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Illustration: Aïda Amer/Axios

One in four Americans between 18 and 24 years old say they've considered suicide in the past month because of the pandemic, according to a survey from the Centers of Disease Control and Prevention.

Why it matters: The findings confirm warnings from public health experts about the long-term mental health impacts from the pandemic.

  • Young adults are one of several groups — including Black and Hispanic people, essential workers and adult caregivers — that reported worse mental health outcomes, increased substance abuse or suicidal thoughts.

By the numbers: The study analyzed 5,412 responses between June 24 and 30 based on self-reporting:

  • 10% overall said they considered suicide, with one in five of them essential workers.
  • Anxiety and depression symptoms were three to four times higher than a year ago. About 13% said they have turned to substance abuse.

If you or someone you know may be considering suicide, contact the National Suicide Prevention Lifeline at 1-800-273-8255 (En Español: 1-888-628-9454; Deaf and Hard of Hearing: 1-800-799-4889) or the Crisis Text Line by texting HOME to 741741.

Go deeper

Nov 21, 2020 - Health

CDC: Sturgis motorcycle rally blamed for coronavirus spread in Minnesota

Photo: Michael Ciaglo/Getty Images

A motorcycle rally in Sturgis, South Dakota attended by approximately 460,000 in August resulted in at least 86 cases of COVID-19 in neighboring Minnesota, including four hospitalizations and one death, according to a report released by the Centers for Disease Control and Prevention on Friday.

Why it matters: The CDC said its findings illustrate how large gatherings in one area can have an impact on surrounding areas, and highlight the importance of wearing face masks and social distancing.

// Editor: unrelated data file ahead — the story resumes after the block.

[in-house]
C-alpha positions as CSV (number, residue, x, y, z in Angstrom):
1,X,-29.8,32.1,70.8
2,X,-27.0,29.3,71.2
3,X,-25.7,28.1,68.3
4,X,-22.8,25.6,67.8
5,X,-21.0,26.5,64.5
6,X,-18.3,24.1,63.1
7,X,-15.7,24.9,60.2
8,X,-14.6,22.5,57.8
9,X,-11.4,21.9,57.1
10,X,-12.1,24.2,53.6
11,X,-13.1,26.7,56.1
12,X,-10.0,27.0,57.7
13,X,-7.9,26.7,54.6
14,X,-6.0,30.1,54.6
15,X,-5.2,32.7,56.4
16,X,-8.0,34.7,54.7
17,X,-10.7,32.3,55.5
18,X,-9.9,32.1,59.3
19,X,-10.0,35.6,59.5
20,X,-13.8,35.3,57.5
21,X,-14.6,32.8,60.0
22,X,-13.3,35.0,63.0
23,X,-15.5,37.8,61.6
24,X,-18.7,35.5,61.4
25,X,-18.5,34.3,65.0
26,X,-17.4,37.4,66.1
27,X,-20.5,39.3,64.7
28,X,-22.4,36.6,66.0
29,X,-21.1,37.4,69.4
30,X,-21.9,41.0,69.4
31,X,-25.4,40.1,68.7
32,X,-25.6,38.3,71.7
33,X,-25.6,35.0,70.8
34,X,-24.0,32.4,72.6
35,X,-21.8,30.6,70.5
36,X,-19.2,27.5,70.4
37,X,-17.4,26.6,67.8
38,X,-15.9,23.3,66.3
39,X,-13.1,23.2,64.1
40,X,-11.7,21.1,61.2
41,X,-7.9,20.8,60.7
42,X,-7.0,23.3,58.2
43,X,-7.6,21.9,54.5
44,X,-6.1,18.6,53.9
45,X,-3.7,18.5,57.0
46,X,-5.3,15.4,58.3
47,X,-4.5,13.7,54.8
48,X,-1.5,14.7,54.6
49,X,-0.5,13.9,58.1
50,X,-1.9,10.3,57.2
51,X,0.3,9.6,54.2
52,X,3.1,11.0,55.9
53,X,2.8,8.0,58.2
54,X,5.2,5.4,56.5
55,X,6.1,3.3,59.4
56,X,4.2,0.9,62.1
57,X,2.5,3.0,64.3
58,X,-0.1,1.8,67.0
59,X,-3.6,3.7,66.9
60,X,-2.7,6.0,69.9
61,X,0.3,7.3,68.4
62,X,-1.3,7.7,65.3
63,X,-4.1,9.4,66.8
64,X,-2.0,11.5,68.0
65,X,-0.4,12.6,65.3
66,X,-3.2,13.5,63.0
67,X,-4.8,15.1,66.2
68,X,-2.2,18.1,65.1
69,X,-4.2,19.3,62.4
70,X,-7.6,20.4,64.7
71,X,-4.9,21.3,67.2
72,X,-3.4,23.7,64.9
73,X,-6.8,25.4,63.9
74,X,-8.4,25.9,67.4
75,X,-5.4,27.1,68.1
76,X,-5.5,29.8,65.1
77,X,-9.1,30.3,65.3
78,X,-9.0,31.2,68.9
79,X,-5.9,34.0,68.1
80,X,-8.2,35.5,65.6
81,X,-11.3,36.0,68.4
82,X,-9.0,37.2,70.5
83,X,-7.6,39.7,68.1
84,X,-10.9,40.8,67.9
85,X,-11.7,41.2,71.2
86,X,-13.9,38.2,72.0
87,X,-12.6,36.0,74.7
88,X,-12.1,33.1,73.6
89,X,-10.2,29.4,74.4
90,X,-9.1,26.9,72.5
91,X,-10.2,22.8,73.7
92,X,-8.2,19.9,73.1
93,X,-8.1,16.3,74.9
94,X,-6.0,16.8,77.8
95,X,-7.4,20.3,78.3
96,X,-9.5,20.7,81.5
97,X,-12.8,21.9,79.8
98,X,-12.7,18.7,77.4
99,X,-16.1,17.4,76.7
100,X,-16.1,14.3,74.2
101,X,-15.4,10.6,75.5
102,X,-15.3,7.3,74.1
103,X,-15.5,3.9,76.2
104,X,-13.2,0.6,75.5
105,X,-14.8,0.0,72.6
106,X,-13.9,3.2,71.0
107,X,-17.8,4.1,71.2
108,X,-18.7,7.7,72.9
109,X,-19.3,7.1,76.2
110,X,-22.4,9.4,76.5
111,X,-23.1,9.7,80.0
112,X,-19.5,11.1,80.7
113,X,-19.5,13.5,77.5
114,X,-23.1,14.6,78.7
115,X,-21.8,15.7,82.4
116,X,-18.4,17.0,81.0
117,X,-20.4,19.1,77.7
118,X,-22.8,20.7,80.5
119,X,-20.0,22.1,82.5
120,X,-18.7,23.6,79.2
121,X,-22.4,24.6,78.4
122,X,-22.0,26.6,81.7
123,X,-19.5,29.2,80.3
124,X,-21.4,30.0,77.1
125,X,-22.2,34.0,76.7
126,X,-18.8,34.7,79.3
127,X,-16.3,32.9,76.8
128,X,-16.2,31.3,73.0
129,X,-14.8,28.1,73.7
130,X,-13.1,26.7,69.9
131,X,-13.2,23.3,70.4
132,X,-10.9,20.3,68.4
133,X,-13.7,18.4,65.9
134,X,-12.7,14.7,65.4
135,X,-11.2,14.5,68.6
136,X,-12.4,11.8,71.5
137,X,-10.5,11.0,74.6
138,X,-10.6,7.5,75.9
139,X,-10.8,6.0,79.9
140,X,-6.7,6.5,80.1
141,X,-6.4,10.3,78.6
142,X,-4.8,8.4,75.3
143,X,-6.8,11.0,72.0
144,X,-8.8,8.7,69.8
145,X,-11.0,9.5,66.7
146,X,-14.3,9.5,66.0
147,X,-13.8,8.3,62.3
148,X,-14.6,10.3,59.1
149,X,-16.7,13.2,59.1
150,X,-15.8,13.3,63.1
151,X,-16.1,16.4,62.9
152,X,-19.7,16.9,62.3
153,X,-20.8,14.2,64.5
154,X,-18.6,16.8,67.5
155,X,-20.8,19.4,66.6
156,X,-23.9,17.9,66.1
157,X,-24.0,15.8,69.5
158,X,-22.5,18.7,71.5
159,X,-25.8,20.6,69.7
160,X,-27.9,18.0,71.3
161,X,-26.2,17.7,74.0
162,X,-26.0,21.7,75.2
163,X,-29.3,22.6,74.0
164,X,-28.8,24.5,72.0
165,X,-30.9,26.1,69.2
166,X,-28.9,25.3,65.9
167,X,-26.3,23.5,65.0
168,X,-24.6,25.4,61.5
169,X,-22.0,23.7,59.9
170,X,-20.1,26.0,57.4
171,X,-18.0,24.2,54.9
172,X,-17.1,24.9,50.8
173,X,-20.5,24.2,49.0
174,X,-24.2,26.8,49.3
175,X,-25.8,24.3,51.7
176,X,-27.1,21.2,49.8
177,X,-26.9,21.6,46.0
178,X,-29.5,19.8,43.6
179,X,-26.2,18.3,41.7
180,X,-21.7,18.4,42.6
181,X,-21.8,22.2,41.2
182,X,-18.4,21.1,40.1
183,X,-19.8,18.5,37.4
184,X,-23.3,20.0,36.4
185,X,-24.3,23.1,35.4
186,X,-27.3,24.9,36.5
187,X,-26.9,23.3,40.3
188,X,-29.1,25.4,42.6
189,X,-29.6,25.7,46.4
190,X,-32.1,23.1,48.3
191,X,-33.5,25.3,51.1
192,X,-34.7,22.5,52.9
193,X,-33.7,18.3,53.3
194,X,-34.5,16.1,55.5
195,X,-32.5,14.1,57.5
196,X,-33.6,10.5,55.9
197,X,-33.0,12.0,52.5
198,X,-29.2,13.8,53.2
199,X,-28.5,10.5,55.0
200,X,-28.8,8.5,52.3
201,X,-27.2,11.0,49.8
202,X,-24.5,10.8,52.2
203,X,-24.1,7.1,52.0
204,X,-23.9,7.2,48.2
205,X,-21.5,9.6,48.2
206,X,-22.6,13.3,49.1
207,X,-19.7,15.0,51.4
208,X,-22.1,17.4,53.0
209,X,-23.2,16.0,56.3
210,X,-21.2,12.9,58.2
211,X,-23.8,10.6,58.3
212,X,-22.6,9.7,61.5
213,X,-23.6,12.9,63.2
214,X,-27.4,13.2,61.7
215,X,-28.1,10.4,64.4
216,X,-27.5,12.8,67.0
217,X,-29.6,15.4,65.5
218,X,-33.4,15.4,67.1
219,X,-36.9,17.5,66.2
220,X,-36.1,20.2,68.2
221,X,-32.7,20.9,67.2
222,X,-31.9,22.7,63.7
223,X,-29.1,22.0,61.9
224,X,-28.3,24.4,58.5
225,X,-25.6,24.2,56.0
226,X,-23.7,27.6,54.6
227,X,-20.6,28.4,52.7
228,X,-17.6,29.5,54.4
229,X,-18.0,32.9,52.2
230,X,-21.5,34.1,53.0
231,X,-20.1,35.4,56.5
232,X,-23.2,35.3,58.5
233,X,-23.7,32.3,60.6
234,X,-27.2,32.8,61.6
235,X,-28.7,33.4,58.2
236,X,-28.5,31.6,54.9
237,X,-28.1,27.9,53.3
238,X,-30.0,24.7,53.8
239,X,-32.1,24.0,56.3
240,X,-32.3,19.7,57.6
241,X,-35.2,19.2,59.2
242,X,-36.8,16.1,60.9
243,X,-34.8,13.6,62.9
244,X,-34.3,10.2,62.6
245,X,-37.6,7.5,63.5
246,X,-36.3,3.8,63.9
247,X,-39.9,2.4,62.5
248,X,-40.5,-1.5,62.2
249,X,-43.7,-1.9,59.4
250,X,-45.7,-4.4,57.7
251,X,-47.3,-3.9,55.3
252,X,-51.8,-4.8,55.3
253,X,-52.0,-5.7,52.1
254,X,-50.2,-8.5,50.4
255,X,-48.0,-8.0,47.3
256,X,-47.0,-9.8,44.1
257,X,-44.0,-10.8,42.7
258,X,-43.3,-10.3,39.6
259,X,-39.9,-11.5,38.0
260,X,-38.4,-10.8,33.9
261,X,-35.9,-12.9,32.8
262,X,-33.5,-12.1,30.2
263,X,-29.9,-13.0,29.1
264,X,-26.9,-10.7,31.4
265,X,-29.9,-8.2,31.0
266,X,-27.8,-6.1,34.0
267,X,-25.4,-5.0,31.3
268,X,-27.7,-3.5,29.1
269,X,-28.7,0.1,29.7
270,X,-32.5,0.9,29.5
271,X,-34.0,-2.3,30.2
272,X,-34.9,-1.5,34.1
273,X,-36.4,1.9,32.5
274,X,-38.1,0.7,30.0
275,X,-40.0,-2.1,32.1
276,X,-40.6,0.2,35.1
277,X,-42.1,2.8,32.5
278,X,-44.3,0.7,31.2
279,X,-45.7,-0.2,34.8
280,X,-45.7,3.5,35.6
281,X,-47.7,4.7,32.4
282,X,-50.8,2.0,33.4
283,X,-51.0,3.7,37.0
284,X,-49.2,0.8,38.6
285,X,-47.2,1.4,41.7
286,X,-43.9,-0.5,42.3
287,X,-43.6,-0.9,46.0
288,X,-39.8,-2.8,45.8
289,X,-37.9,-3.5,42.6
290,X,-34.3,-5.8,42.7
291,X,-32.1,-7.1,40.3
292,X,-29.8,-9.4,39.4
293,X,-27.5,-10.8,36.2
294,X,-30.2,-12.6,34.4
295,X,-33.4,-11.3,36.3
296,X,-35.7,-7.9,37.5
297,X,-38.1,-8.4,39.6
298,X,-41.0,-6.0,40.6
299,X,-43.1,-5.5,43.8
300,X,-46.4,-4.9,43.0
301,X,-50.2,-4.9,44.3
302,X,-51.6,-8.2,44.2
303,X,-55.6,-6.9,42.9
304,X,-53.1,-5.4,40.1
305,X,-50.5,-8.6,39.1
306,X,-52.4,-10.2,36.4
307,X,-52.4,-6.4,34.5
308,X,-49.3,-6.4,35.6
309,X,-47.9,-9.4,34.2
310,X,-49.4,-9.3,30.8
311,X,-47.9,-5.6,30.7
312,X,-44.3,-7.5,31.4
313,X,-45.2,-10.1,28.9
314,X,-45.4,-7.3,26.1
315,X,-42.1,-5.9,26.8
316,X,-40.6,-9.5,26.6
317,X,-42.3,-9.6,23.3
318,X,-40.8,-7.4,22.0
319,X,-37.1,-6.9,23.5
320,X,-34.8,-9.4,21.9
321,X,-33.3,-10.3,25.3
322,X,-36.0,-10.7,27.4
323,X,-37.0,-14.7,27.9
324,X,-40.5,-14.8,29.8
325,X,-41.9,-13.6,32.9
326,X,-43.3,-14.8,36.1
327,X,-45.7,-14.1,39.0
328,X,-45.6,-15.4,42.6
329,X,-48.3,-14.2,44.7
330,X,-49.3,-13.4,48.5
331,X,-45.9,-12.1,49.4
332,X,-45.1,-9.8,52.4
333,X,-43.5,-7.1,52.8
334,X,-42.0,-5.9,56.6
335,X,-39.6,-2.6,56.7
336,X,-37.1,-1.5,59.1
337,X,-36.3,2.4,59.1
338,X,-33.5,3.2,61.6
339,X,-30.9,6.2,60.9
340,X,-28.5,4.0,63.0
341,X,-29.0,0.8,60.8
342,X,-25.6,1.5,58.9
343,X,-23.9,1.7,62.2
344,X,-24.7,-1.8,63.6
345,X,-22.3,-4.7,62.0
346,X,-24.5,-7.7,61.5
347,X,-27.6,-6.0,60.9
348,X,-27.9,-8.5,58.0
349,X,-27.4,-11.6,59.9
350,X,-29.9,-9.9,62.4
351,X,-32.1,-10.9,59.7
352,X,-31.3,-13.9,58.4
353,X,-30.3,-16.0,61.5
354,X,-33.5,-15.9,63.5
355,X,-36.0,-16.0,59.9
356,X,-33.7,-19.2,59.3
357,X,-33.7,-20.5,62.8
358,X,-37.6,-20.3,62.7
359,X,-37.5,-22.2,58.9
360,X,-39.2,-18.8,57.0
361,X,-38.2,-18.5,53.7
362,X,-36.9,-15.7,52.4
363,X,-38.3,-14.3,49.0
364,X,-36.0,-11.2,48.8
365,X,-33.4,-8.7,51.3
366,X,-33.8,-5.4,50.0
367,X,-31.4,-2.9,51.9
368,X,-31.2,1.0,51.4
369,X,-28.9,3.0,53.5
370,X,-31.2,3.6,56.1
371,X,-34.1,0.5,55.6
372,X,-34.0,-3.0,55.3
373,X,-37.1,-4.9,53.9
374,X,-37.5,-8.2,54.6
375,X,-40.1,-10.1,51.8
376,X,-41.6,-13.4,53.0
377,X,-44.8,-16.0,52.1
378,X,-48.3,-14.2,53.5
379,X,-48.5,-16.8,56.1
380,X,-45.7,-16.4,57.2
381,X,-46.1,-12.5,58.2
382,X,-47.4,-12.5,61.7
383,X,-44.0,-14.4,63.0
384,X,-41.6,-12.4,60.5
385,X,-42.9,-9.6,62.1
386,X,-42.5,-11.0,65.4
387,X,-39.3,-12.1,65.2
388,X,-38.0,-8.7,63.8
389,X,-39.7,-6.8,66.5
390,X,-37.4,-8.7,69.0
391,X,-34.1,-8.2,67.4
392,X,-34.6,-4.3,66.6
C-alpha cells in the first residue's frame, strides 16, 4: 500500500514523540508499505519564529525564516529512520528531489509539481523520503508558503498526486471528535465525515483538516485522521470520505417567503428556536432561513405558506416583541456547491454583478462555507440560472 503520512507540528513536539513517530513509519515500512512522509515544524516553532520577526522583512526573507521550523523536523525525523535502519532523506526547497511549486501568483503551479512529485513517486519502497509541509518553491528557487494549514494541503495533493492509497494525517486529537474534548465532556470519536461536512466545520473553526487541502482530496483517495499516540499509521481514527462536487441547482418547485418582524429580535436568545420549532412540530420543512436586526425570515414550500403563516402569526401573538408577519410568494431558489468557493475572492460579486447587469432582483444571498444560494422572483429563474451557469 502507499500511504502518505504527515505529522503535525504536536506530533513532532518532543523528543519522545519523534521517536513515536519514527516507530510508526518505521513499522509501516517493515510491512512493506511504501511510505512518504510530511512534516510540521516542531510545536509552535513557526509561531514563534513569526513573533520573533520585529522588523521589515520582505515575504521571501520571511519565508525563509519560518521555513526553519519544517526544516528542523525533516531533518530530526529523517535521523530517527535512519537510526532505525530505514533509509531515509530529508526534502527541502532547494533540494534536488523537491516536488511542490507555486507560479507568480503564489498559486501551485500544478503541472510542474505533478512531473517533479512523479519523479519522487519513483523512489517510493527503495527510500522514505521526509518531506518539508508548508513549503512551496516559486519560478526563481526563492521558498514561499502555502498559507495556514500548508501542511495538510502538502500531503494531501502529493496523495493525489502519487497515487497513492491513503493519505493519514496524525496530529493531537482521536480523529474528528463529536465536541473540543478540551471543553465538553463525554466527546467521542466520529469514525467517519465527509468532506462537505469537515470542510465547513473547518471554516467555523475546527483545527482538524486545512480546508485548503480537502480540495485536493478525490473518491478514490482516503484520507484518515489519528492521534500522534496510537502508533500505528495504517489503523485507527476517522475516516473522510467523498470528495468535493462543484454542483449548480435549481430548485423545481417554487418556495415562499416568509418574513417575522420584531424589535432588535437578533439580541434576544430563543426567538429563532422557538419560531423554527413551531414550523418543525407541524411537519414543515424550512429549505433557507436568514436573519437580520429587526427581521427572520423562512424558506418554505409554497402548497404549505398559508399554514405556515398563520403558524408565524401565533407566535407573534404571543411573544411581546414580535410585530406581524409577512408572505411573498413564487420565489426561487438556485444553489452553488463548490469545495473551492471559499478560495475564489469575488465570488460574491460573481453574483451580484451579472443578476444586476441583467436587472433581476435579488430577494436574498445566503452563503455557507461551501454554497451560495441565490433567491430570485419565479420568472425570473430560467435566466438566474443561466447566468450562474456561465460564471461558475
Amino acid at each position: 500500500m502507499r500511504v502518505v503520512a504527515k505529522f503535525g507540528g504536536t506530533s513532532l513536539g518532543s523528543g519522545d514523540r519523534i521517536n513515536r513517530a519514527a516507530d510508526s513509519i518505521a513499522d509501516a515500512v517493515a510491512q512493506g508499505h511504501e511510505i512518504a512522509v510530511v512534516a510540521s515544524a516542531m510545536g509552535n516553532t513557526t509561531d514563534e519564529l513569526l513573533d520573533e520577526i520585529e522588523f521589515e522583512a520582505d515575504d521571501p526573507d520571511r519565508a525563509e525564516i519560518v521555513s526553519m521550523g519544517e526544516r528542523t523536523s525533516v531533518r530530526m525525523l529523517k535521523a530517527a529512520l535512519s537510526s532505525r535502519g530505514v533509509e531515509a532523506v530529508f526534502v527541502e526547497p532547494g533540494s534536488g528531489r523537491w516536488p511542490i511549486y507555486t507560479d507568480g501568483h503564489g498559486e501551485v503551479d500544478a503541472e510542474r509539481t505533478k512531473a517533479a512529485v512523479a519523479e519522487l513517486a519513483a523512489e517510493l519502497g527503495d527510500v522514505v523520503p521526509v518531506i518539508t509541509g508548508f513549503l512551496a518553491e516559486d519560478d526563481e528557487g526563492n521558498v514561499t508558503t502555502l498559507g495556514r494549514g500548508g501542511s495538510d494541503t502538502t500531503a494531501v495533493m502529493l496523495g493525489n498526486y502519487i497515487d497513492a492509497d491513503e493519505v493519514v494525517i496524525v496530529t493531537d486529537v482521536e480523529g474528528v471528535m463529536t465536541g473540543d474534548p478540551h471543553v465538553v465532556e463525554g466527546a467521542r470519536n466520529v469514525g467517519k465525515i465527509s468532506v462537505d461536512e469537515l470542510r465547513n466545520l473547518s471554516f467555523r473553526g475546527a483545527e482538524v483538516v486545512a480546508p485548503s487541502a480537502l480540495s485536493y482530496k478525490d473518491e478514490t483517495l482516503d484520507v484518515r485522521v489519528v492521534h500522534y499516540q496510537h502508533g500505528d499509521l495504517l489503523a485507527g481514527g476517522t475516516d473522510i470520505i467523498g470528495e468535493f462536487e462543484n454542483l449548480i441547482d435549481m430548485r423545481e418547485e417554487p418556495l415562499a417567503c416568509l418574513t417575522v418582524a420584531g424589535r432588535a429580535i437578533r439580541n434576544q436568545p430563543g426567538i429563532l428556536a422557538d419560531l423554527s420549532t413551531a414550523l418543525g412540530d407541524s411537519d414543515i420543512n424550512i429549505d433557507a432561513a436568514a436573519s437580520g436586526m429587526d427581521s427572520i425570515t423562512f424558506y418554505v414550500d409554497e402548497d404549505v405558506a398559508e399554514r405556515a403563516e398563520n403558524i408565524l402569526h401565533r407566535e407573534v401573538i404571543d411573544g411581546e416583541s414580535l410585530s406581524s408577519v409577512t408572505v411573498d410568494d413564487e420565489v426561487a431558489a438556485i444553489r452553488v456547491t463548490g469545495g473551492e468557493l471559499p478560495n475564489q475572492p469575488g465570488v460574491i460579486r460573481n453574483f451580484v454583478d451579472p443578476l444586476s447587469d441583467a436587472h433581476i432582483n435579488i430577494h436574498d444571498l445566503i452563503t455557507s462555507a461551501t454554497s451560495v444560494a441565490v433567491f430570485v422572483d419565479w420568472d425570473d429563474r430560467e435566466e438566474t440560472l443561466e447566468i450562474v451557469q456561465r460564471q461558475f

Nov 21, 2020 - Health

Over 1 million U.S. travelers flew on Friday, despite calls to avoid holiday travel

Travelers walk through Newark International Airport on November 21, 2020 in Newark, New Jersey. Photo: Kena Betancur/AFP via Getty Images

More than 1 million people flew through U.S. airports on Friday, according to TSA data, the second highest number since the coronavirus pandemic began hit the U.S. in mid-March.

Why it matters: As coronavirus cases and hospitalizations continued to soar this week, the CDC issued new guidance on Thursday advising Americans not to travel for Thanksgiving, warning doing so may increase the chance of getting and spreading COVID-19.

Nov 21, 2020 - Health

U.S. surpasses 12 million COVID-19 cases

People wait in line to get tested for COVID-19 at the Ann Street School Testing Center in Newark, New Jersey. Photo: Timothy A. Clary/AFP via Getty Images

The U.S. surpassed 12 million coronavirus cases on Saturday, per data from Johns Hopkins University, the second time the country has recorded more than 1 million new cases in less than a week.

Why it matters: The grim milestone comes as the U.S. prepares for the Thanksgiving holiday, when millions of people, despite warnings, planning to travel and gather with family and friends.